Really I realise I have been remiss in another important sense. I have long assumed that in fact the decision to reduce deficits was taken due to the coming fiscal pressure from ageing. This certainly was the background to the discussion. However now I look at the details of the SPG this area is not mentioned (as far as I can see) and the other – the free rider and associated – is the principal consideration.

So those who criticize the bureaucratic and infexible nature of the ECB are in the right to this extent. Of course the underlying demographics *should* be part of the pact, but that is another story.

I find myself in a tricky situation, since I am deeply sceptical that the euro can work, and now after the French vote even more so, but since it has been set in motion, the best thing is obviously to try and make it work (even while doubting). So I am thinking about all this. Obviously I should try and write a longer post making this clearer.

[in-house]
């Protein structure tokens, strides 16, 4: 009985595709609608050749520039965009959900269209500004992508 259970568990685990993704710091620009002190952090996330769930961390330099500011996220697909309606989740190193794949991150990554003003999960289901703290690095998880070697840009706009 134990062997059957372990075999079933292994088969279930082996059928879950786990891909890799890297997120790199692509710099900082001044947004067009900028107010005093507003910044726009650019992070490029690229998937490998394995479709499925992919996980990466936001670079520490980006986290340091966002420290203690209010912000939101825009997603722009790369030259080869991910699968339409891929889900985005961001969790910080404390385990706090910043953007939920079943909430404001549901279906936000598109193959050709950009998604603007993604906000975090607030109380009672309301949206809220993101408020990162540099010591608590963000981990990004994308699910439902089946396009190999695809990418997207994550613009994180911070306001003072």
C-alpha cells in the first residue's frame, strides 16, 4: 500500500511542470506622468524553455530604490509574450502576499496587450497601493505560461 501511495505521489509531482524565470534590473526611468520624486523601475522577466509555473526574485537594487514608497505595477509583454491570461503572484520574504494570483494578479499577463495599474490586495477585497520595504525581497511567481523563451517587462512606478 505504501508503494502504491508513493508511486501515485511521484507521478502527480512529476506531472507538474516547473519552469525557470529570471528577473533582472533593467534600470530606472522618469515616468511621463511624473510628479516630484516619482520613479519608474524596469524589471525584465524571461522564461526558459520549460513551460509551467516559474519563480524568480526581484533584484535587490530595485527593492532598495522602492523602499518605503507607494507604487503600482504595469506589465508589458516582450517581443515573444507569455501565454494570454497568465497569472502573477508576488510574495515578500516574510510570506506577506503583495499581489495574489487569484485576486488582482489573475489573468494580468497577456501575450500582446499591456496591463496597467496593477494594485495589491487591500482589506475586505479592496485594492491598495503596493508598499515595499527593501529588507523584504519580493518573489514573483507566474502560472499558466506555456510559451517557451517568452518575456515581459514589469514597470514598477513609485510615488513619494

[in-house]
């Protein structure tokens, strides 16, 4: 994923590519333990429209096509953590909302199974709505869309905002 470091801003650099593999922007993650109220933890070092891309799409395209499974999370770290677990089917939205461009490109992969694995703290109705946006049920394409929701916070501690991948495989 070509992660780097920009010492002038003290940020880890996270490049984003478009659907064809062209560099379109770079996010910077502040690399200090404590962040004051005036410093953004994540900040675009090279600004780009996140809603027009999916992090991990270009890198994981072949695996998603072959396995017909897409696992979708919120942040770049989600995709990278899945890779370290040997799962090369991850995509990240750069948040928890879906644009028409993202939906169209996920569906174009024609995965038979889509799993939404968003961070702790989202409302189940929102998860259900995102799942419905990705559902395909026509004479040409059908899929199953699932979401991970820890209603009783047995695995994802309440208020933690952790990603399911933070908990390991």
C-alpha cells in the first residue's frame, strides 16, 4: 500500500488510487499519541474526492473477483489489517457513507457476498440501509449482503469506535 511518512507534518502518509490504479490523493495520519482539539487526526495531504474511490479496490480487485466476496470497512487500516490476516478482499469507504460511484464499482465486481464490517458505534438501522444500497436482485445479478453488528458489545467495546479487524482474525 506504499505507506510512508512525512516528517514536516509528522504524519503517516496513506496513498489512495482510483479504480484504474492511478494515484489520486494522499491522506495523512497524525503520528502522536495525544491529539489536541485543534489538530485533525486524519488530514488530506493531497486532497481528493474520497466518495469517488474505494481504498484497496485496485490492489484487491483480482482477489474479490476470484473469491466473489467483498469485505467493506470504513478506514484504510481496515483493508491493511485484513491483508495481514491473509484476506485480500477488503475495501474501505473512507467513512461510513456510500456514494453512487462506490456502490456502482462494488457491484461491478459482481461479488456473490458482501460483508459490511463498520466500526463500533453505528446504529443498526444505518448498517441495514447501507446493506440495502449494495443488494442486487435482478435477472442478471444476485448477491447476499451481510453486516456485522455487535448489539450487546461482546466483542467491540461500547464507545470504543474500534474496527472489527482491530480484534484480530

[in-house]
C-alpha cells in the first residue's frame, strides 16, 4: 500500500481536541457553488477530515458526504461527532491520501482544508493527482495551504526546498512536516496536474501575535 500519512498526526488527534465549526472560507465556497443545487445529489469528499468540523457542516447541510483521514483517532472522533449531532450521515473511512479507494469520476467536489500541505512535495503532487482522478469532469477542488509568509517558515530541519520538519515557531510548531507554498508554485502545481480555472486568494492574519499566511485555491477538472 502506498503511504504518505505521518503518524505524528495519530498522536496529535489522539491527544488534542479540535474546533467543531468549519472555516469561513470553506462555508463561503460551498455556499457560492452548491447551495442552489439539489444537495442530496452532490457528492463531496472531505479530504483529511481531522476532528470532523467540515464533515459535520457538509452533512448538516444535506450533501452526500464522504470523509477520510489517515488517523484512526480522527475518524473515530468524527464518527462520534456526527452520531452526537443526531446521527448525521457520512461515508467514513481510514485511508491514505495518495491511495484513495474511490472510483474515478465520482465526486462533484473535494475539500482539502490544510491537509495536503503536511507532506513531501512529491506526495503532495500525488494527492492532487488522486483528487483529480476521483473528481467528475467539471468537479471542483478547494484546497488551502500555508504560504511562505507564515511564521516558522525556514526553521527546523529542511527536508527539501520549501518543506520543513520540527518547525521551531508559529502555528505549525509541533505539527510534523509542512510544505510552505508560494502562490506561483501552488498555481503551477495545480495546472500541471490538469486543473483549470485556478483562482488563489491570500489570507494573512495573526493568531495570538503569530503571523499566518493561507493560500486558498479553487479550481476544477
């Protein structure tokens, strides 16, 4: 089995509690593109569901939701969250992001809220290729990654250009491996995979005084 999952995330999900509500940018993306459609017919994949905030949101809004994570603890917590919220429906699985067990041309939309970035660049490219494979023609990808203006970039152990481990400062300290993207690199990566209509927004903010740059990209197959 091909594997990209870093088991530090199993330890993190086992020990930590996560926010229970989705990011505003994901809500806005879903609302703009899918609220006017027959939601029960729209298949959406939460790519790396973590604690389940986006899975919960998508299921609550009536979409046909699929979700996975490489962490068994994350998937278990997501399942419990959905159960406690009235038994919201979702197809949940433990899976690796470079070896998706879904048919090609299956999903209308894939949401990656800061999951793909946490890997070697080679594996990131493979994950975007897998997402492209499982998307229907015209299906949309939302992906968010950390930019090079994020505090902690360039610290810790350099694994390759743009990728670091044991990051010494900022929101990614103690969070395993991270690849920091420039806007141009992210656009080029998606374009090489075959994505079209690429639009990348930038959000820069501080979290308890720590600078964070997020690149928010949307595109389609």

The SGP was adopted at the Amsterdam Council 1997. A history of the implementation of the pact, and a summary of the debate over the new pact can be found here. The Stability and Growth Pact was designed as a framework to prevent inflationary processes at the national level. For this purpose it obliges national governments to follow the simple rule of a balanced budget or a slight surplus.

Now if we go back to the origins of the pact, to the communication of the European Commission on 3 September 2004, you will find the following: